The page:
Wednesday, October 22, 2008

god of fiesta

The Amerindian ancients looked to beauty as a reflection of the presence of the divine. Their intuition survives in the Spanish phrase 'flor y canto,' flower and song, a translation of the pre-Columbian Náhuatl metaphor for the truth of the spiritual world. Not only did beauty signify the blessing of divine presence, but indigenous ancestors historically used flower and song to communicate back with the Sacred. This approach reveals an aesthetic conception of the universe that approaches philosophy through poetry, conflating truth with beauty. Rather than arriving at truth through universal, abstract concepts governed by linear logic, the mind grasps truth intuitively through the imagination of the heart: "to know the truth was to understand the hidden meaning of things through 'flower and song,' a power emanating from the deified heart" (Léon-Portilla).
Elizabeth A. Johnson, Quest for the Living God: Mapping Frontiers in the Theology of God, 2007. 146-47

1 comment:

ms said...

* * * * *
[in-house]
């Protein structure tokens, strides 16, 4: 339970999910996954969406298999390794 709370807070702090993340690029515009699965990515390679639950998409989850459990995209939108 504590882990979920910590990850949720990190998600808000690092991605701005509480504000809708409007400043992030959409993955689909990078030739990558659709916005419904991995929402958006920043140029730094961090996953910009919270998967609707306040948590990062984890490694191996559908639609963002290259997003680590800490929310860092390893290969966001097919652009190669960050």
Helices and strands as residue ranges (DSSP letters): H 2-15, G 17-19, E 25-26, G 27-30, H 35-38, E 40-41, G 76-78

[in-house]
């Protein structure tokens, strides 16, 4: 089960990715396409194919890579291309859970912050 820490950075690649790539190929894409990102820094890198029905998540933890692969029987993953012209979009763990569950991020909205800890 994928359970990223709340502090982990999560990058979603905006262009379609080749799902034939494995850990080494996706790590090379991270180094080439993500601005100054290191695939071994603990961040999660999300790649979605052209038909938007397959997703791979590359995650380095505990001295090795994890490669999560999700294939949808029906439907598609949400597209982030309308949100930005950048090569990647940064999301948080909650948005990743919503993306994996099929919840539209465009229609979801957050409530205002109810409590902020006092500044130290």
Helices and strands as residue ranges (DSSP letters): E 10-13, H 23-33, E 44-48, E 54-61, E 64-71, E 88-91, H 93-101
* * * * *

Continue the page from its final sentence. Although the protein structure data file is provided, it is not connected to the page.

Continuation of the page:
are not all important truths intuitive and for that reason so easily denied as we are taught from the beginning that we are not to be trusted -- not even our selves by our selves? logic it seems is the quintessential human creation, the stuff of inecure little men whose worth and raison d'etre lies in showing their superiority by way of logic, obscure snippets of irrelevance, and complicated mathematical models. They and their proteges and the whole world -- or the larger part of us it seems -- are entranced and befuddled by these mind games, all of it better or so we believe than accepting the wholeness of which we are a part. Why do men find it necessary -- why are we so hell bent -- on setting ourselves apart from the whole and tucking ourselves away in the dark corners? ok, that I know the answer to: fear, but where did it germinate? what is it that makes us invite the fear and fear the wholeness that is truth and real?